The adoption of the bare necessities index signals making policy more evidence-based; however, there is scope to make the approach more forward-looking
India’s rapid urbanisation is a well-documented story. Depending on how one counts urbanisation, Indian has between a-third and-a-half of its population already living in high-density areas. The trend towards urbanisation will continue as the economy moves towards becoming more connected with global ecosystems in manufacturing and services. According to various estimates, urban India contributes to ~70% of India’s GDP. The poor quality of India’s urban infrastructure means that the need to invest in it is well recognised.
Indian cities will have to improve their rankings in the surveys of the best cities in the world. Current rankings are largely driven by poor infrastructure of travel, water and sanitation, and air quality. The High-Powered Expert Committee for Estimating the Investment Requirements for Urban Infrastructure Services estimated the investment required to finance urban infrastructure and services at Rs 39.2 trillion during 2011-2031.
Private experts have also estimated these numbers: McKinsey (2018) noted that India’s cities would require $1.2 trillion (~Rs 85 trillion) in capital funding over the next 20 years to keep up with the demands of their growing populations. The National Infrastructure Pipeline (NIP) envisages Rs 19 trillion of investments in urban India over a five-year period till FY25.
In China, urban local bodies (ULBs) have relied on land sales to generate ‘incomes’ which have been reinvested in other projects. While Indian ULBs have some land and buildings of their own, a large part of the land in the cities and towns is either private or owned by agencies of the central government (Railways, Defence, etc) or the state government. Investments by ULBs will require large upfront capex, for which, the ULBs in India do not have the assets to sell and recycle. Such capex can be financed by taking on debt, i.e., by leveraging cashflows of the ULB. Capital investment financed out of such debt is expected to lead to higher and more-evenly distributed growth: the increased economic pie can eventually be used to repay the debt.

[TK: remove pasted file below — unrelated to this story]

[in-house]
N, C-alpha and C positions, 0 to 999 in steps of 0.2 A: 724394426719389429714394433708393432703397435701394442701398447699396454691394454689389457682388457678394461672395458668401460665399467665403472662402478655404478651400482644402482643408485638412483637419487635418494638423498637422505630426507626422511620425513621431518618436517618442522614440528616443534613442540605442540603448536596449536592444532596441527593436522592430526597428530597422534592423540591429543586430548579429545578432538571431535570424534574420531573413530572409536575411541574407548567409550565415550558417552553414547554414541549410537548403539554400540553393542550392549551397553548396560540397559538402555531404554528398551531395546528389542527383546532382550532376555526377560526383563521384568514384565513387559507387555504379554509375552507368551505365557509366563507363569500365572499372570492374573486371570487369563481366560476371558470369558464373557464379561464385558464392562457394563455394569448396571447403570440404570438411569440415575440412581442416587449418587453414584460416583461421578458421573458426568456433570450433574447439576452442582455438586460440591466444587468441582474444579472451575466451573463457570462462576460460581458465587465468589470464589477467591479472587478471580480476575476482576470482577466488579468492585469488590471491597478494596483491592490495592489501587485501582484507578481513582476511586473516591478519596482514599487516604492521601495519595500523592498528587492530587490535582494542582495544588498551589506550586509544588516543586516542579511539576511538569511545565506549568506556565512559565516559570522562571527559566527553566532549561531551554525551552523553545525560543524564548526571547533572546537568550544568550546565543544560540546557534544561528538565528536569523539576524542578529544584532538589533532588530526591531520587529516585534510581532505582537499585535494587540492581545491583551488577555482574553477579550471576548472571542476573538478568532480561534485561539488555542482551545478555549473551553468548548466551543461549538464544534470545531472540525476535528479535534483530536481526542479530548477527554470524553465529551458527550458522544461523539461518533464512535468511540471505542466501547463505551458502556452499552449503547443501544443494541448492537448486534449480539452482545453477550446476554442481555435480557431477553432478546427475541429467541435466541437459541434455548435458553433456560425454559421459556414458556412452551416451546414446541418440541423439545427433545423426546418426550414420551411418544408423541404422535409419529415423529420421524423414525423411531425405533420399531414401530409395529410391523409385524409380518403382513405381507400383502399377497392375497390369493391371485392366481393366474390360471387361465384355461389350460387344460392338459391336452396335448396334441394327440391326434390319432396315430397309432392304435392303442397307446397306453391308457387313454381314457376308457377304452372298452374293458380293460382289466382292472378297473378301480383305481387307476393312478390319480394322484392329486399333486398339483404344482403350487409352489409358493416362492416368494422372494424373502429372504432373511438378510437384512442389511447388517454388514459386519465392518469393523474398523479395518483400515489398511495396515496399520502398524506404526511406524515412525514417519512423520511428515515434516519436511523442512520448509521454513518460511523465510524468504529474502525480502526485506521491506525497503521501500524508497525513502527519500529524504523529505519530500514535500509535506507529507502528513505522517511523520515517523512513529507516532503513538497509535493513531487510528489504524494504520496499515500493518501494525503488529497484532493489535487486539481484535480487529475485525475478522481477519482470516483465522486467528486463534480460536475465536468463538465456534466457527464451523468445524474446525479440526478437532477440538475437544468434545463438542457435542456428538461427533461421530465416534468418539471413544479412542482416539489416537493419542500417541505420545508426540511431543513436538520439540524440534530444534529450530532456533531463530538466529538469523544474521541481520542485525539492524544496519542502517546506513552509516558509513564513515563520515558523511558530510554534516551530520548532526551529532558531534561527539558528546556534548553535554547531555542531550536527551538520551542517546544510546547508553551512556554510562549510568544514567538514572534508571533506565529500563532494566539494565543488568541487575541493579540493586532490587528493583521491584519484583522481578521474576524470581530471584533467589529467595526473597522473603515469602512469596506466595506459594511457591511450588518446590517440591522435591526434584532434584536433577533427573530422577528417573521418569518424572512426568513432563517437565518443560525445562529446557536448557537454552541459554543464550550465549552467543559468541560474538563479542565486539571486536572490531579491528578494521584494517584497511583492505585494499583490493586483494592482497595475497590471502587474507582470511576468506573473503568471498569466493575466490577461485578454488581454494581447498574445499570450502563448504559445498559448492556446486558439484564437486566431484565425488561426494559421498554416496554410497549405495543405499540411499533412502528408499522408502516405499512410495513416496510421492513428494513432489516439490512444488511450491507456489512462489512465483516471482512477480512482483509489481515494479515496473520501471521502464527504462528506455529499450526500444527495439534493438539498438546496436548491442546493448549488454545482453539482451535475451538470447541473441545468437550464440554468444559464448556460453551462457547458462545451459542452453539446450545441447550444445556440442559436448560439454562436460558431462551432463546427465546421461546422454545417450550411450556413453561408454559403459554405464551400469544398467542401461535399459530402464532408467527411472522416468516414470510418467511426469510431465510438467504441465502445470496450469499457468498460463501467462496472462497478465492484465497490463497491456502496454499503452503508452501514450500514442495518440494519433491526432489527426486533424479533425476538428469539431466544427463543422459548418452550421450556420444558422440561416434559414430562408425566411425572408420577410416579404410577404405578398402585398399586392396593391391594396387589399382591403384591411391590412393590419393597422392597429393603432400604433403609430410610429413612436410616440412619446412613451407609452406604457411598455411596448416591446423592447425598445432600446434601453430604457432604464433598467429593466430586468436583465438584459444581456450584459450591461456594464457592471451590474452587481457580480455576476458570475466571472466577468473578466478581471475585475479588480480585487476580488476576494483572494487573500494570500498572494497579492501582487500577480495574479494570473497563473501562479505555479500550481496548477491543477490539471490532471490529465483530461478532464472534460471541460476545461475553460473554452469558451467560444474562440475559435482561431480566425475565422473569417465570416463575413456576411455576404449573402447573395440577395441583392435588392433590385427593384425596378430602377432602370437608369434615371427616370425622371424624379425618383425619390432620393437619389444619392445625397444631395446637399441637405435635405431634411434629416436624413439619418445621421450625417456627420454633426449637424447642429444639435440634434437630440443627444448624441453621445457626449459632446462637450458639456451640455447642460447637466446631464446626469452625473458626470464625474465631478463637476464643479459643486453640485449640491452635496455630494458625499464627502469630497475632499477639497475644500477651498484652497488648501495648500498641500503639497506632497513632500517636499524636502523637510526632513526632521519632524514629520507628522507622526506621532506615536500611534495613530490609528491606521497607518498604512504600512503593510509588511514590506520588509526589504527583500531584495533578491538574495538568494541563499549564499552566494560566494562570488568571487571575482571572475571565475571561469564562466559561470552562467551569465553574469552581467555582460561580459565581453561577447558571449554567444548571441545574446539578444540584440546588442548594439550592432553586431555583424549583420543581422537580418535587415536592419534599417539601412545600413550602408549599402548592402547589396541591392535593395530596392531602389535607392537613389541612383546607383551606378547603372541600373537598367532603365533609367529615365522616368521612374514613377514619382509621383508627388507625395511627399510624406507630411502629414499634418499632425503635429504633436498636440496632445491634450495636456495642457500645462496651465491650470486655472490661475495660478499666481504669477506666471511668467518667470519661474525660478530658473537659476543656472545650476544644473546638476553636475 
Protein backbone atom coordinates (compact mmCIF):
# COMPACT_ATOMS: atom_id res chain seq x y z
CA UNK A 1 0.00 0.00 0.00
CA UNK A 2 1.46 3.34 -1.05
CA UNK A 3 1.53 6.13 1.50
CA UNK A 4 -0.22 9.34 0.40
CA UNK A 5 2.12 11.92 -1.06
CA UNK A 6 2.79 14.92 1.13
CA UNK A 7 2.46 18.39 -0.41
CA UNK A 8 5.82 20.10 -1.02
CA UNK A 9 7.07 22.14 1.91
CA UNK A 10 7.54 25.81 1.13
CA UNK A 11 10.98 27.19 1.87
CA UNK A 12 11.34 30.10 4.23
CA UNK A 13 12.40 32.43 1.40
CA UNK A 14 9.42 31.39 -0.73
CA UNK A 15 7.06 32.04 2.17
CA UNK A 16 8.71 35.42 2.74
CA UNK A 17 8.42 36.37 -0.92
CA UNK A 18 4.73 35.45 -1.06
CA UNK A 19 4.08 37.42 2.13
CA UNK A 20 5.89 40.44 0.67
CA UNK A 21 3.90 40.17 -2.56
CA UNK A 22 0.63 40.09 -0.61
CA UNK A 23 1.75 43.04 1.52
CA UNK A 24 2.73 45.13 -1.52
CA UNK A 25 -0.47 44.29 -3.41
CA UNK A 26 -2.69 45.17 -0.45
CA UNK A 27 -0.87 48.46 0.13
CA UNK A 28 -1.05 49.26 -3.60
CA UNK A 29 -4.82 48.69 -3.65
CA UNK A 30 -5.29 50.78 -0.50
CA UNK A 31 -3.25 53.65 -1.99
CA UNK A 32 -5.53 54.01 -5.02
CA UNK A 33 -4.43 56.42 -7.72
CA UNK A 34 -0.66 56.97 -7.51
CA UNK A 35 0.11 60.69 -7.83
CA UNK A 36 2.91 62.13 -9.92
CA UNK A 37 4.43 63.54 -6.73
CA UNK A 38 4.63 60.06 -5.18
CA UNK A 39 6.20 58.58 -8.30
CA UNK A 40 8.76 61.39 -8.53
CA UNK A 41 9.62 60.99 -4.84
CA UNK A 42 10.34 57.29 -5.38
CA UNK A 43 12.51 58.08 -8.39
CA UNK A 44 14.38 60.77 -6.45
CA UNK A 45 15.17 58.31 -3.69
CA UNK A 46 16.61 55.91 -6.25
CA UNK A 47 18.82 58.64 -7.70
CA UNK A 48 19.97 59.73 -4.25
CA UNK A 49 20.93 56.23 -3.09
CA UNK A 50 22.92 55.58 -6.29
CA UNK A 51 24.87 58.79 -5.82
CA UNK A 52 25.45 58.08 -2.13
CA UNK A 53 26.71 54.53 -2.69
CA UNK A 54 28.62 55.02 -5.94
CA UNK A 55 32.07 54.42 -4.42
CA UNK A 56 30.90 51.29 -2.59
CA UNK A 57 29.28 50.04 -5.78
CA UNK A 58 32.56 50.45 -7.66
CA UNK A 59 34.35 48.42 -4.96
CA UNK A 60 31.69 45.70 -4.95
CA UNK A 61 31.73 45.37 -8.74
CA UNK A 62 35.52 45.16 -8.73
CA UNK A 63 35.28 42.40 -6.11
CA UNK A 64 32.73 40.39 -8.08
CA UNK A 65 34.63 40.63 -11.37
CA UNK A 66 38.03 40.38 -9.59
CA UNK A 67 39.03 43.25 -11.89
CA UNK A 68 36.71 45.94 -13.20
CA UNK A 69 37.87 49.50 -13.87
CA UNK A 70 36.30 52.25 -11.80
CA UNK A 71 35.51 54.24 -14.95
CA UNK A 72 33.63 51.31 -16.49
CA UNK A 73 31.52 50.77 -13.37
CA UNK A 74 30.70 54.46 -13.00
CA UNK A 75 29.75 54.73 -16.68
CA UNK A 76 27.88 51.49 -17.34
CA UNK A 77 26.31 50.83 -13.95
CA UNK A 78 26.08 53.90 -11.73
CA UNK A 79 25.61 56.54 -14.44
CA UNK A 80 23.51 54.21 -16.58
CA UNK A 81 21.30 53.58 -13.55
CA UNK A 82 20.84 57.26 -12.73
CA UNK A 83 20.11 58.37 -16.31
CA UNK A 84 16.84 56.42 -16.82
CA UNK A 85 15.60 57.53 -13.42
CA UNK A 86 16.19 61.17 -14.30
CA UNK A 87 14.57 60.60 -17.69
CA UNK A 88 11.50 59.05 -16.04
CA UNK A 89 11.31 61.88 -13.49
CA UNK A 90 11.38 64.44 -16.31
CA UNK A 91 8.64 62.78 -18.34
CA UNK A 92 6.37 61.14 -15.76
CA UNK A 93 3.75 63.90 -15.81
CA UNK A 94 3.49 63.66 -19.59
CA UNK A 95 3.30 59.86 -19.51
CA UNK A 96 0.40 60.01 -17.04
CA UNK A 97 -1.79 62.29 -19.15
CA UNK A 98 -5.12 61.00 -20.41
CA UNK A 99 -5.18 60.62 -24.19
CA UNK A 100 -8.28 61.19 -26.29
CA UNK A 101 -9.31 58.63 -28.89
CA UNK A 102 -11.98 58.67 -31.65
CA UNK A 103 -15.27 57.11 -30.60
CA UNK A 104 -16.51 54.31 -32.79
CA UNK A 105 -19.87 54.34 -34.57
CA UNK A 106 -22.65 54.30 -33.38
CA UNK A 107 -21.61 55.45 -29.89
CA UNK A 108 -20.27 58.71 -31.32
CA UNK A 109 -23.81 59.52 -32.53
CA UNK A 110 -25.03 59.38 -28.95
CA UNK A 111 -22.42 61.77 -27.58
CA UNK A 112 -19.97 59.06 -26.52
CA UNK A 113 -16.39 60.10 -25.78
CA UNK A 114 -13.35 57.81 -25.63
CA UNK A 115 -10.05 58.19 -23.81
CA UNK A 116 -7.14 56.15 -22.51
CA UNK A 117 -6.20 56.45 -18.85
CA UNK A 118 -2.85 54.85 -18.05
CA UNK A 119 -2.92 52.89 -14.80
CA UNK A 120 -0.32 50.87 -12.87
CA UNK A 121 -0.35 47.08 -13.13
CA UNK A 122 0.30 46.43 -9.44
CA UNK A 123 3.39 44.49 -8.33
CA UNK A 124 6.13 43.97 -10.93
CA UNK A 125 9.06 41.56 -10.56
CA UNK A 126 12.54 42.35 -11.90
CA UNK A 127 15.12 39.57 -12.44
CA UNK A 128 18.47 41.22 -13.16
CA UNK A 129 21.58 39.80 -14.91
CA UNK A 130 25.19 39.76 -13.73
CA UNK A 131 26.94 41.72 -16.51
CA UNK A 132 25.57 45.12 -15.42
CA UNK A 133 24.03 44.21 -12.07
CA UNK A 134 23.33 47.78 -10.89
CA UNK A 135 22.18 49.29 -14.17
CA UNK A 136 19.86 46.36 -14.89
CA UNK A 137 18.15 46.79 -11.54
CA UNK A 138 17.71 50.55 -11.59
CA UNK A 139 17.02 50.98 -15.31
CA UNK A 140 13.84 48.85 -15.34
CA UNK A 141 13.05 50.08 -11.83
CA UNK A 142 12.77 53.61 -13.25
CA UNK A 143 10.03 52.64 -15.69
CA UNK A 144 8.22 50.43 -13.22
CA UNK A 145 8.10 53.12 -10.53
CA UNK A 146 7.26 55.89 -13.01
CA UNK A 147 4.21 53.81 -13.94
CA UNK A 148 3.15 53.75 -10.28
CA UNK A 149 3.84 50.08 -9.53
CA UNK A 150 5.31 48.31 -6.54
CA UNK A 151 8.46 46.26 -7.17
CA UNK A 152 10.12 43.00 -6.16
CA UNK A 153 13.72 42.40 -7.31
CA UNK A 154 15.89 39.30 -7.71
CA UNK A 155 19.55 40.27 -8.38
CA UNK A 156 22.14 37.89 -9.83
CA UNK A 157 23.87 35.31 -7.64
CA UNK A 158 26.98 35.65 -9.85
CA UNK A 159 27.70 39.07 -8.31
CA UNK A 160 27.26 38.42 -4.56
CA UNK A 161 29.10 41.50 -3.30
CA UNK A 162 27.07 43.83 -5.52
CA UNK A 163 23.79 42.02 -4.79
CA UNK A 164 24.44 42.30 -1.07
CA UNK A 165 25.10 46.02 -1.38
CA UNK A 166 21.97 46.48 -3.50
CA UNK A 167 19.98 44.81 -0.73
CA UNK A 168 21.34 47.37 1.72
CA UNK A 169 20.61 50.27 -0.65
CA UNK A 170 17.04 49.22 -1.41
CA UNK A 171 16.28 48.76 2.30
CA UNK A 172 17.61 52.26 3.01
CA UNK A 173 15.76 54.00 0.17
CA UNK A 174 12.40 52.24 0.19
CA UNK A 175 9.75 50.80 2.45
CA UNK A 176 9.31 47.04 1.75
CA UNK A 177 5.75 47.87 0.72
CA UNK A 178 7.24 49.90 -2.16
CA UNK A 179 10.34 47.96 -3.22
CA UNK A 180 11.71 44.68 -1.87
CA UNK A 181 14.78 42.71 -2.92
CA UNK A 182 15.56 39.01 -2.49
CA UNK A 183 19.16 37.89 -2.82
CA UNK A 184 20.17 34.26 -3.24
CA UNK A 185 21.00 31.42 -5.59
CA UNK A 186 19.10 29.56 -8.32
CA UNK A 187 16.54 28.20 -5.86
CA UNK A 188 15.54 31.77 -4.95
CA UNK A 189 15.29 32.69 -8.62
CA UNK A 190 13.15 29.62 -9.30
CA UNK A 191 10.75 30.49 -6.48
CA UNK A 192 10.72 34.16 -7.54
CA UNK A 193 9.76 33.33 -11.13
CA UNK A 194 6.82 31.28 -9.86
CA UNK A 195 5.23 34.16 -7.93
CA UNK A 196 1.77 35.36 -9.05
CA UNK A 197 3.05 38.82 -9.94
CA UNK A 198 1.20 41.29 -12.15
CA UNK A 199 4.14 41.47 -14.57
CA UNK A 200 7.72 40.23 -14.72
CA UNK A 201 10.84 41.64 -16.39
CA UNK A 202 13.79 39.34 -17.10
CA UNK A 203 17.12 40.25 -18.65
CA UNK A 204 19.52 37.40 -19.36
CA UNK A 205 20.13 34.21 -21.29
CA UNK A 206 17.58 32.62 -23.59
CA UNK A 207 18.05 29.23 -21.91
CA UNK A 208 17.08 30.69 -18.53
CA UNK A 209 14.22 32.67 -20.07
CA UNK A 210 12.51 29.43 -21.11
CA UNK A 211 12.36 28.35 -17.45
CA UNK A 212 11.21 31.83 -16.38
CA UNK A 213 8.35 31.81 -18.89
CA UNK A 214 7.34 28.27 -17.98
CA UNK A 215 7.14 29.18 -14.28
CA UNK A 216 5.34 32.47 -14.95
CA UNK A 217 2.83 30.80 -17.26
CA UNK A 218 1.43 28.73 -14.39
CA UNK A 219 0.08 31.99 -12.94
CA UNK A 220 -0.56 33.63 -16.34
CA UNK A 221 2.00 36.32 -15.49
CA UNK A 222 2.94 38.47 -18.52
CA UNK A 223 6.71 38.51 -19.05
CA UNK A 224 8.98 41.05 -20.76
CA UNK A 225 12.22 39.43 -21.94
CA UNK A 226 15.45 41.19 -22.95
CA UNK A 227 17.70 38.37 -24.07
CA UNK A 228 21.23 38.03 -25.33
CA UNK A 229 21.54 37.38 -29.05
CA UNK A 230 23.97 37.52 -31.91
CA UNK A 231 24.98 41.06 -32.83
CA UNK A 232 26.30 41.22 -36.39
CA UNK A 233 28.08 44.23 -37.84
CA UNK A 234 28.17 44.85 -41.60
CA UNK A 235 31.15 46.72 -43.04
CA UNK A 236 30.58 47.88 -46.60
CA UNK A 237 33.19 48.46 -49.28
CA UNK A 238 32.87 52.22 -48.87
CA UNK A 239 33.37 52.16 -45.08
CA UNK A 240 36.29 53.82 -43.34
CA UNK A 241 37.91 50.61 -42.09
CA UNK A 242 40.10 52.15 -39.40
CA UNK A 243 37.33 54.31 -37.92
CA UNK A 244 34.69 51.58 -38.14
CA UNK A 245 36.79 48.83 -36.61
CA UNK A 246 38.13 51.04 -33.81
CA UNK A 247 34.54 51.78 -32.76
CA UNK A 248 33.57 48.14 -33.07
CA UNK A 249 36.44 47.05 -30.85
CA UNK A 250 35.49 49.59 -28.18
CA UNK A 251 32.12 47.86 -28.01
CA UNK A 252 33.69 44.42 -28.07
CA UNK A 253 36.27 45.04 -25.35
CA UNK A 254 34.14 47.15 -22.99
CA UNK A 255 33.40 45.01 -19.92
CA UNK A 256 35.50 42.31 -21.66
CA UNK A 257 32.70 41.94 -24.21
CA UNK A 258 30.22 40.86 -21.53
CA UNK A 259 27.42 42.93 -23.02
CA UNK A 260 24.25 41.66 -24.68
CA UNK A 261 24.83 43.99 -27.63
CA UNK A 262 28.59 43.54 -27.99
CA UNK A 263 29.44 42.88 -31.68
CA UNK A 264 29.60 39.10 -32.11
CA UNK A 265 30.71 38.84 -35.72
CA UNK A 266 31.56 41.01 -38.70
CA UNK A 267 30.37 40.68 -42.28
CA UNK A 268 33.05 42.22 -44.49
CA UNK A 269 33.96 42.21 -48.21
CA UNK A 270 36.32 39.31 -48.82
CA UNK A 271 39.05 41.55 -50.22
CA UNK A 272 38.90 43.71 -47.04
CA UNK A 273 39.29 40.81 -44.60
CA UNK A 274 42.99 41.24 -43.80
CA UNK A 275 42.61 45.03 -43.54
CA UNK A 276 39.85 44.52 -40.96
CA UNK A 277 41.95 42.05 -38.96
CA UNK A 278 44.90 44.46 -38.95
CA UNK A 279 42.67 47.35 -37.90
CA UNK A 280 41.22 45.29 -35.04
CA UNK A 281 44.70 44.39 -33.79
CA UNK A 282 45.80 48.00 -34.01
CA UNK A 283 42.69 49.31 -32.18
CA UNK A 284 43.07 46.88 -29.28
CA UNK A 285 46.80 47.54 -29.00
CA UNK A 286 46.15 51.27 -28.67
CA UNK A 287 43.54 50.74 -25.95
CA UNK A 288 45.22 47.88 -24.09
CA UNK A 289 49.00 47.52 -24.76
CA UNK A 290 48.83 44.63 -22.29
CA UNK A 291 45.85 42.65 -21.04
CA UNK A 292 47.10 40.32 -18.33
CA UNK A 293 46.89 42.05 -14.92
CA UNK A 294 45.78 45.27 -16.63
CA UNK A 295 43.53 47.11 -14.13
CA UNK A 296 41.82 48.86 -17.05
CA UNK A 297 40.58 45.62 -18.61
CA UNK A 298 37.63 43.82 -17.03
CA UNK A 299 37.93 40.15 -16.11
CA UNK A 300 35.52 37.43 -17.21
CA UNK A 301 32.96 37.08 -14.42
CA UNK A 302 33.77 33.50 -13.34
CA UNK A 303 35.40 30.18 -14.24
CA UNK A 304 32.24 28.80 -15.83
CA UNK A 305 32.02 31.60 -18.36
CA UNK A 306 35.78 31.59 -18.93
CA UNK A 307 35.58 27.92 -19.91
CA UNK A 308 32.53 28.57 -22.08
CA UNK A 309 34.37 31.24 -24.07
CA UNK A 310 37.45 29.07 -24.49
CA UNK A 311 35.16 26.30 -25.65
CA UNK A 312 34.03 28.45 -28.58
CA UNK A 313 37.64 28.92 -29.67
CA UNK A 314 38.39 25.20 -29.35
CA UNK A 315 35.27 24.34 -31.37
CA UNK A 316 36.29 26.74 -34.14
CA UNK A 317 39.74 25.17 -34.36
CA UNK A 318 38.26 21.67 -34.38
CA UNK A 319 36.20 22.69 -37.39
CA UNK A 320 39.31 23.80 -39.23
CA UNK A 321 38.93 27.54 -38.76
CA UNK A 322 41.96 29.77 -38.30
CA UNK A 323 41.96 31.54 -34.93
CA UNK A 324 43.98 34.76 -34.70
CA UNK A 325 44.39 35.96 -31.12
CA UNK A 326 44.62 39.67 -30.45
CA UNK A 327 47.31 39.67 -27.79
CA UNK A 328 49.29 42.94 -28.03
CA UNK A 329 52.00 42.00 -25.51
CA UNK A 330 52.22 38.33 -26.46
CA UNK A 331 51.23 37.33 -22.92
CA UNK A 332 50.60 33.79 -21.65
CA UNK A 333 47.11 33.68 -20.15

Many municipalities in the recent years have raised funds from the market—however, the overall fund-raise has been only ~Rs 40 billion, a small fraction of what is required and can be enabled by the market. Accessing the market for urban financing will require: (a) ULBs to have predictable revenue streams, (b) capacity building, and (c) innovation in financial products to attract investors.
Predictable ULB revenues
Revenues or inflows for the ULBs comprise tax and non-tax sources. Taxes include those on property and vehicles or levied by the local body on goods. User charges for services like water, fire, permissions, etc, account for the non-tax sources. ULBs also get some income from rentals of its properties.
For the top-35 municipalities in FY19, the primary revenue balance (the difference between revenue receipts and revenue expenditure) was negative Rs 487 billion. ULBs received revenue share and grants of Rs 656 billion and capex grants amounted to Rs 577 billion, totalling to Rs 1.2 trillion. These 35 municipalities spent Rs 836 billion on capex, or less than half-a-percent of India’s Rs 200 trillion GDP.